Sun. Jul 14th, 2024

Chumbawamba Tells NZ Deputy Prime Minister to Stop Using ‘Tubthumping’ at Rallies

By Michael Mar 20, 2024

“Tubthumping,” Chumbawamba’s hit from 1997, has been thumping from loudspeakers at public events led by New Zealand’s deputy prime minister Winston Peters. And the politically-charged British group is having none of it.

Last weekend, Peters, whose party New Zealand First is part of the country’s coalition government, walked on stage to “Tubthumping” ahead of his controversial “state of the nation” address.

During an hour-long speech, the veteran right-wing politician reportedly discussed plans to remove gender and sexuality lessons from the school curriculum, and referred to the song’s lyrics, telling the audience “we got knocked down, but we got up again,” the BBC reports.

Chumbawamba’s members want the populist politician to stop all references to the song. “Some mini-Trump in New Zealand totally not getting how egregious we think he is,” reads a post on the now-defunct band’s official Facebook page, linking to the BBC article.

Speaking with the Corporation, Boff Whalley, the band’s lead guitarist, said the act did not give Peters permission, not does it share his ideas on race relations.

“Chumbawamba wrote the song ‘Tubthumping’ as a song of hope and positivity, so it seems entirely odd that the ‘I get knocked down …’ refrain is being used by New Zealand’s deputy prime minister Winston Peters as he barks his divisive, small-minded, bigoted policies during his recent speeches,” Whalley remarked.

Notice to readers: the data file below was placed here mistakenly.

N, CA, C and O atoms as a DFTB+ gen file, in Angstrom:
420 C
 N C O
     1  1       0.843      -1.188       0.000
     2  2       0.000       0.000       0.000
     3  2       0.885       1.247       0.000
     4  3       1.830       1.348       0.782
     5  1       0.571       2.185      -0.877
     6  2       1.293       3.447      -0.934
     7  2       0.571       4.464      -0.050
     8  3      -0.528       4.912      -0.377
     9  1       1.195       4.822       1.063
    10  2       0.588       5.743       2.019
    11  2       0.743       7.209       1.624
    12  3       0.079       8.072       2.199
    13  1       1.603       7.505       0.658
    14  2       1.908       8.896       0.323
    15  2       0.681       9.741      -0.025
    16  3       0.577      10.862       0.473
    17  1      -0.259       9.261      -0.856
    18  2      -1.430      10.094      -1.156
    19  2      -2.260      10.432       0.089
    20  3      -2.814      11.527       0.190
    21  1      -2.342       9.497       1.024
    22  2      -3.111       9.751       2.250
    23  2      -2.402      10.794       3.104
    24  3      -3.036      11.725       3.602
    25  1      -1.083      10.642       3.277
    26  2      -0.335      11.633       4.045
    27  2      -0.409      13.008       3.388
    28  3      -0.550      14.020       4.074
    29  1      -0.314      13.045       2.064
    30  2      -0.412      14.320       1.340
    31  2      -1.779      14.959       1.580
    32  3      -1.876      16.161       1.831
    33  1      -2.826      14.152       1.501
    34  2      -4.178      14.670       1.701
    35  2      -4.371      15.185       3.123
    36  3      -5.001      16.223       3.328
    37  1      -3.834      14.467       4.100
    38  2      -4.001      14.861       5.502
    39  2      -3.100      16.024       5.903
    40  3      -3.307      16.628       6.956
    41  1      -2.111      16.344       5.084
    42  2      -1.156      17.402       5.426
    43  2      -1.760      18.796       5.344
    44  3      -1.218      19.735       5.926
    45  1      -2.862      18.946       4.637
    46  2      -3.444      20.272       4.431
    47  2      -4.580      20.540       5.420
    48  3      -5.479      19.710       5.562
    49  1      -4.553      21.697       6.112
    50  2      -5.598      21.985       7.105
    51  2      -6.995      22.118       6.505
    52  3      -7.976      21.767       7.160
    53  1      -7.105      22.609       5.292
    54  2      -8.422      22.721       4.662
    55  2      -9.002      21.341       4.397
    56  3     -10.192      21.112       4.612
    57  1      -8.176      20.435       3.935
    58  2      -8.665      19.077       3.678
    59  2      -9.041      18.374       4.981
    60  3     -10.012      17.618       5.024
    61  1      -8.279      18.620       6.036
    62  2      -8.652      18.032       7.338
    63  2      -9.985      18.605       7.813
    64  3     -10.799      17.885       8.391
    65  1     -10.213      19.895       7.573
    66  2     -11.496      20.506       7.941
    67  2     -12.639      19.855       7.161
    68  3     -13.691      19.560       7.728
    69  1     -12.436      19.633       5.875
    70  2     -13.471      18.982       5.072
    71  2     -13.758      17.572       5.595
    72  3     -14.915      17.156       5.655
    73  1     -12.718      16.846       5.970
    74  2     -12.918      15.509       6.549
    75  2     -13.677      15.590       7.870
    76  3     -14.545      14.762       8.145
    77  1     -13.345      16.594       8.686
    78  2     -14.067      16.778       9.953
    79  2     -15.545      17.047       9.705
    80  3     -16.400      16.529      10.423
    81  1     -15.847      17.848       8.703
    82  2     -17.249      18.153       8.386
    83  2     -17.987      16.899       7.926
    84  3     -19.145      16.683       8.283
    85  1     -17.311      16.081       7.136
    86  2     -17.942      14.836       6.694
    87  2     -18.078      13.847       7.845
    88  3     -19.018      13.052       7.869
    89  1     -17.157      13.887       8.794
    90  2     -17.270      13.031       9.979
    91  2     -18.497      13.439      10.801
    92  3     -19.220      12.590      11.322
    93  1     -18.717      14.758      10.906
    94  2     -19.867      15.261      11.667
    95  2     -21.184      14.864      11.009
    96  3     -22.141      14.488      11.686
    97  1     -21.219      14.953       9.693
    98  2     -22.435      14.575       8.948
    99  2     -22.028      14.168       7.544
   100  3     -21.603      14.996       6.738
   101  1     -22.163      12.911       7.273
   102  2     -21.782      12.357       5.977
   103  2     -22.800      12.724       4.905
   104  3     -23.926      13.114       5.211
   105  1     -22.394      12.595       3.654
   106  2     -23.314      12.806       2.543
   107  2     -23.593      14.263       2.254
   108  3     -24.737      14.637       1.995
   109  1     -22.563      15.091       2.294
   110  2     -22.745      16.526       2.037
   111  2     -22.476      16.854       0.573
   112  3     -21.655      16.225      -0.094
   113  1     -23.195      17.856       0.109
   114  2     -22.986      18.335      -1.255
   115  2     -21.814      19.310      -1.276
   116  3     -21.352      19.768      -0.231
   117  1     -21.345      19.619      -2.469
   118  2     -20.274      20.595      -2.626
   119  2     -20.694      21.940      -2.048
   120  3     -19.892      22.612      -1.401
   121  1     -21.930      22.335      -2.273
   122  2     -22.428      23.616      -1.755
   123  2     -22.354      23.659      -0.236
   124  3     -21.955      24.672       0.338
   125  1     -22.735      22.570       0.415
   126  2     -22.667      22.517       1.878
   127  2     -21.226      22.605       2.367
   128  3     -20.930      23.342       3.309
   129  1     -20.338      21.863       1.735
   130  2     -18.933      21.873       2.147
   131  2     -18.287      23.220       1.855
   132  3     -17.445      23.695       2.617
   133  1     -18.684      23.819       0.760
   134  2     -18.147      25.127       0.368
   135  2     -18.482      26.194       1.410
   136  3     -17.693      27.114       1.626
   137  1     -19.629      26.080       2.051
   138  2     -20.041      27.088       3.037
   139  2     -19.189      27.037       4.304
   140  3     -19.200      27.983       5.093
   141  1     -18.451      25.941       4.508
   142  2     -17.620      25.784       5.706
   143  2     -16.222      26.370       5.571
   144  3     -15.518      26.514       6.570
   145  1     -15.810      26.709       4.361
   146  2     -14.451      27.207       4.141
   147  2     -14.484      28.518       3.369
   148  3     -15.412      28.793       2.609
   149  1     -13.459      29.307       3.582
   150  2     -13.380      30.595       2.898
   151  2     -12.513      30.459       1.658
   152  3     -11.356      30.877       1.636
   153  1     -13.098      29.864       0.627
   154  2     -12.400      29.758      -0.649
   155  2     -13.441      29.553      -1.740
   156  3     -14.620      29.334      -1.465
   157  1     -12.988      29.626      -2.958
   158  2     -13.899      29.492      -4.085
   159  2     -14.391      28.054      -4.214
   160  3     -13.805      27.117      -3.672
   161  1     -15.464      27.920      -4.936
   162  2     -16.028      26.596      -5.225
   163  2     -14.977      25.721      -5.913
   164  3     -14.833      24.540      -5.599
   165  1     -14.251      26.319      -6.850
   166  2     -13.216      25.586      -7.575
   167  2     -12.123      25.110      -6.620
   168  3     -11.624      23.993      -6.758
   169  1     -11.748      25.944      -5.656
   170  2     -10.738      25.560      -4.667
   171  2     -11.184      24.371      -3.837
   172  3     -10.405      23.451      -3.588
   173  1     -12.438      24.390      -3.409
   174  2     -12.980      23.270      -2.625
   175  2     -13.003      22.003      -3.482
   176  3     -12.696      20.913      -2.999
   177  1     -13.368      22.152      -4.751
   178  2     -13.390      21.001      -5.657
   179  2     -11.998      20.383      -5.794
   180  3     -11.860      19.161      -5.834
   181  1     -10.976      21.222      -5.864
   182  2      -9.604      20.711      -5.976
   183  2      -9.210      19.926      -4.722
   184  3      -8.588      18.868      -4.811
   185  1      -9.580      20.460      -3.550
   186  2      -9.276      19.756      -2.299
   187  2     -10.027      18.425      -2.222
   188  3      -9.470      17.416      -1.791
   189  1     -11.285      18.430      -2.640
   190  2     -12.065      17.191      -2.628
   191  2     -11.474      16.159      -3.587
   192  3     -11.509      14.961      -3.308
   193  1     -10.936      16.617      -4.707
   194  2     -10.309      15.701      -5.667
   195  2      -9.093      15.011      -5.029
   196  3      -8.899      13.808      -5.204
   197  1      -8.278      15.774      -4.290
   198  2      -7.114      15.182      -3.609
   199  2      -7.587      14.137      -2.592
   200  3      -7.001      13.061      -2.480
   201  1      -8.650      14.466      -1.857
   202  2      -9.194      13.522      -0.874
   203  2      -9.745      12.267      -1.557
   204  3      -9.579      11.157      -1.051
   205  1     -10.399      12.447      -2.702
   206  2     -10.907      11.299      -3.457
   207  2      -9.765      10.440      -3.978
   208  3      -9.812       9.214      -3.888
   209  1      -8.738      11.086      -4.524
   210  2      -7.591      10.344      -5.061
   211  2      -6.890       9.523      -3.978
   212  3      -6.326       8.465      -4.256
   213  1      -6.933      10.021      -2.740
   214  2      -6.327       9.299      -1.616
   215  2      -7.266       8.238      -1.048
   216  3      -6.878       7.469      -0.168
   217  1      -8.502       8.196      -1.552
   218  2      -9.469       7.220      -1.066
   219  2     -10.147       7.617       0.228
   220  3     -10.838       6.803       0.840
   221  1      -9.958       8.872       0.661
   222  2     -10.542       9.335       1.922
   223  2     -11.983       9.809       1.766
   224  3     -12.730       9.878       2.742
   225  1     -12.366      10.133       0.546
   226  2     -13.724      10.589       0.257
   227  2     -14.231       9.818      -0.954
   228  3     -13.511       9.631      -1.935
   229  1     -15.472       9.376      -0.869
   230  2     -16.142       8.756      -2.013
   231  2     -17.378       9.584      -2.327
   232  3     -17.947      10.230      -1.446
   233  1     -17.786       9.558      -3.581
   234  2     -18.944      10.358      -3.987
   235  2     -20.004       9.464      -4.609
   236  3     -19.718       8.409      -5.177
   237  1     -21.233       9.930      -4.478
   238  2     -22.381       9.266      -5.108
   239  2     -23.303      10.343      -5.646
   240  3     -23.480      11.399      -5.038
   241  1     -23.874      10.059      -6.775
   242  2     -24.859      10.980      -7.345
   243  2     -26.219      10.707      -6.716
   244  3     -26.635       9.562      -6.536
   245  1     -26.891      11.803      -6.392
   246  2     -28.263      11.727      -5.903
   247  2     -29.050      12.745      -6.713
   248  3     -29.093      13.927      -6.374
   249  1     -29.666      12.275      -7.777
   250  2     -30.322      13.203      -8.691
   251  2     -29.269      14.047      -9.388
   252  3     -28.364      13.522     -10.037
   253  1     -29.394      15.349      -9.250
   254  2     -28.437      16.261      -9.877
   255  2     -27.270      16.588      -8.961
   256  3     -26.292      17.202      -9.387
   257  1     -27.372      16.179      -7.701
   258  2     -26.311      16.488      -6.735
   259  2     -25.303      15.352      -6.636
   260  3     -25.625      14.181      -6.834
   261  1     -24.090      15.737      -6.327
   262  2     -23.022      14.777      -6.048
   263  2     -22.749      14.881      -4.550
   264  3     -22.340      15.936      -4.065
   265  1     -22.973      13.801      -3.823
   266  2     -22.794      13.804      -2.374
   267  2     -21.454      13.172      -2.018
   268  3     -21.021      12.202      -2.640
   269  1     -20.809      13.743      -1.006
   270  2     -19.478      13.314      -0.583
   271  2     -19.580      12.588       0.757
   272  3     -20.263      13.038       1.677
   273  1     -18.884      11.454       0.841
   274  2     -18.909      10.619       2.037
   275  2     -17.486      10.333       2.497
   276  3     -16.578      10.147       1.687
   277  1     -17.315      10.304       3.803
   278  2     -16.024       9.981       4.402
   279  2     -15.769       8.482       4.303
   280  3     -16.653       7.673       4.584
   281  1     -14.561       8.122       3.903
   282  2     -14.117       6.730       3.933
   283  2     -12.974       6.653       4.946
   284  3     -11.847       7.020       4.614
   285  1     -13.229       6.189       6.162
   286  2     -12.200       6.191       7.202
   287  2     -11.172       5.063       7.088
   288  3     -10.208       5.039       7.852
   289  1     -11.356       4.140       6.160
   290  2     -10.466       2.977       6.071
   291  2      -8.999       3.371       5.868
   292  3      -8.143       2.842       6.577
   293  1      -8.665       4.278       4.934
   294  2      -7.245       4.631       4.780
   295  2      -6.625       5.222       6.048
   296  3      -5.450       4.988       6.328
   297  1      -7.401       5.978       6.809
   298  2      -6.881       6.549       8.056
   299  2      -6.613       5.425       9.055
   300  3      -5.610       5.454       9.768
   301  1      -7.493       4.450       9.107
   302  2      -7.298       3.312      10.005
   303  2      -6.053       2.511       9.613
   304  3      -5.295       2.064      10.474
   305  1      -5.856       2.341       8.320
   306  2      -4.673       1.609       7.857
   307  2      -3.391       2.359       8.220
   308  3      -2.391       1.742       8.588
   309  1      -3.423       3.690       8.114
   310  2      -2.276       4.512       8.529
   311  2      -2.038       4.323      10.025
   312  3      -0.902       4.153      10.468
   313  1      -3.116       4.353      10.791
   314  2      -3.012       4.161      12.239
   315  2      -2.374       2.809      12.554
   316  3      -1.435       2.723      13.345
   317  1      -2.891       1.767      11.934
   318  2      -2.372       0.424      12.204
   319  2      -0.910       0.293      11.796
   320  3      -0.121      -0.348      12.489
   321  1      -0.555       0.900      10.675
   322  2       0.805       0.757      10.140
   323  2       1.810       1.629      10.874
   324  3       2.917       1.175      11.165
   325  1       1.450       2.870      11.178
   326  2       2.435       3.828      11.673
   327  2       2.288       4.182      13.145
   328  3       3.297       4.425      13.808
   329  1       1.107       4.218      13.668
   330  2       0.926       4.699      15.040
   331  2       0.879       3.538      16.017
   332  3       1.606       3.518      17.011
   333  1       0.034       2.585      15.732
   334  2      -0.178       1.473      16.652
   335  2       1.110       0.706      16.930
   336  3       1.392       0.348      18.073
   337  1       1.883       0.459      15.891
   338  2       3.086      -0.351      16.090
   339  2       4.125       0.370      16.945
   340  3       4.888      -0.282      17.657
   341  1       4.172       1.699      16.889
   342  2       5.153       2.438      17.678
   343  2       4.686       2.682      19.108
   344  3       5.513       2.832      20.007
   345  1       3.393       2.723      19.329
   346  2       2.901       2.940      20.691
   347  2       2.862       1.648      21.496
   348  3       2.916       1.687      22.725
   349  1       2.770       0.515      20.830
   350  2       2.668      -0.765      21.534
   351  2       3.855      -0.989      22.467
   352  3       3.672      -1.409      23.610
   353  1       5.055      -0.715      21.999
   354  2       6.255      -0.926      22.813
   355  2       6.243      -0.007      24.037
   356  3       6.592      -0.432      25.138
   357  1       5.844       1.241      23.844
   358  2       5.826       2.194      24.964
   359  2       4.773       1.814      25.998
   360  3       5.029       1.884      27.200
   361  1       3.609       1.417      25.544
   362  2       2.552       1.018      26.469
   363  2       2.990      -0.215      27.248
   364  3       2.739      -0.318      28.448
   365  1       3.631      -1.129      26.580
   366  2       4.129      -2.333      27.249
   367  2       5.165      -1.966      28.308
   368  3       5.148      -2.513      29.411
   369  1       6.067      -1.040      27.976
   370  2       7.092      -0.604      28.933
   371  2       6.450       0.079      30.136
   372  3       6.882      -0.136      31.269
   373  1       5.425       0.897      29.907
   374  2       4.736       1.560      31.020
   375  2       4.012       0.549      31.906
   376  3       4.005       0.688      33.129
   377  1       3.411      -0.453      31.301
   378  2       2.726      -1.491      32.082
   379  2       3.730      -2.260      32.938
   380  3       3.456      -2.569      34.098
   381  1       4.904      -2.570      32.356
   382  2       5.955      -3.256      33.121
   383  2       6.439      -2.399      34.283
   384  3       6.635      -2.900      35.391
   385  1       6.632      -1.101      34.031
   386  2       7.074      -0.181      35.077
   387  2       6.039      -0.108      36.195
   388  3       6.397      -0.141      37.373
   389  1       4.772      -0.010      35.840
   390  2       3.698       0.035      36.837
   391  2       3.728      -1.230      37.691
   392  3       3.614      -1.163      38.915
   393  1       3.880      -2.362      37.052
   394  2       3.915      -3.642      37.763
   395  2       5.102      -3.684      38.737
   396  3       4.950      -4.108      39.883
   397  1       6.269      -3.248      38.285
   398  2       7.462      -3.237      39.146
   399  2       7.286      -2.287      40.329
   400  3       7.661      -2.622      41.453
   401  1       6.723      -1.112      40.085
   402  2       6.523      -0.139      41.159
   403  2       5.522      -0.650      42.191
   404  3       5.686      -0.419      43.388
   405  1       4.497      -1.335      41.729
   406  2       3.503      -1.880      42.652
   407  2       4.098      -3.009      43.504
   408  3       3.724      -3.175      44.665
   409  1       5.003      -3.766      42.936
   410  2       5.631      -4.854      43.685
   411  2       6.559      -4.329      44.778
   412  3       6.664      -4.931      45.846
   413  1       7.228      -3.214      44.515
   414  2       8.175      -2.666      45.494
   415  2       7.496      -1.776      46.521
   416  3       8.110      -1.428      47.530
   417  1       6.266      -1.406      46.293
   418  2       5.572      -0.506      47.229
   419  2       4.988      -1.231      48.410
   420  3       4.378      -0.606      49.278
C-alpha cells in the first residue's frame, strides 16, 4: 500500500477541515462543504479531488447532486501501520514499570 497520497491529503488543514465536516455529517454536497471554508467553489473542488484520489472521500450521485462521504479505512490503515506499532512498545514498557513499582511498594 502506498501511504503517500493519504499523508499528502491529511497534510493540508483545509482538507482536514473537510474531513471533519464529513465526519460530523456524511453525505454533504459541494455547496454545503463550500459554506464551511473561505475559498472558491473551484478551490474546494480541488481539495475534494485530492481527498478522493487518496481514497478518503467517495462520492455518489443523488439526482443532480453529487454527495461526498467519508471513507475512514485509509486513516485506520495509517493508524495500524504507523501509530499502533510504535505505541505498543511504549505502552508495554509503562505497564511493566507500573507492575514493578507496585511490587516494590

“[We] would like to remind him that the song was written for and about ordinary people and their resilience, not about rich politicians trying to win votes by courting absurd conspiracy theories and spouting misguided racist ideologies.”

On Wednesday, March 20, NZ online news title Stuff reported that rights society APRA AMCOS would forward a cease and desist notice to New Zealand First, from Sony Music Publishing, the band’s music publisher.

Peters used the platform of X to return serve at critics – including Chumbawamba.

“It seems the media care more about the Chumbawamba story than we do. We actually don’t care,” he writes in one post. “There’s nothing to ‘cease or desist’. The song worked like a charm for our first public meeting after the election. The over 700 people in the crowd thought so too. We will be sure to file the ‘cease and desist’ letter in a safe place if it ever arrives. I would use another of their hit song titles as a quip at the end of this post but unfortunately they only had one.”

The group’s signature song, “Tubthumping” peaked at No. 6 on the Billboard Hot 100 and spent nine weeks at No. 1 on the Pop Songs chart. Chumbawamba’s Tubthumper album hit No. 3 on the Billboard 200. In the U.K., the song reached No. 2, one of the band’s two top 10 hits (1998 follow-up “Amnesia” peaked at No. 10). Aside from that stirring fight song, the band is long remembered in their homeland for an ice-cold moment during the 1998 Brit Awards when drummer Danbert Nobacon tipped a bucket of water on then deputy prime minister John Prescott.

Chumbawamba disbanded in 2012, ending a 30-year career.

By Michael

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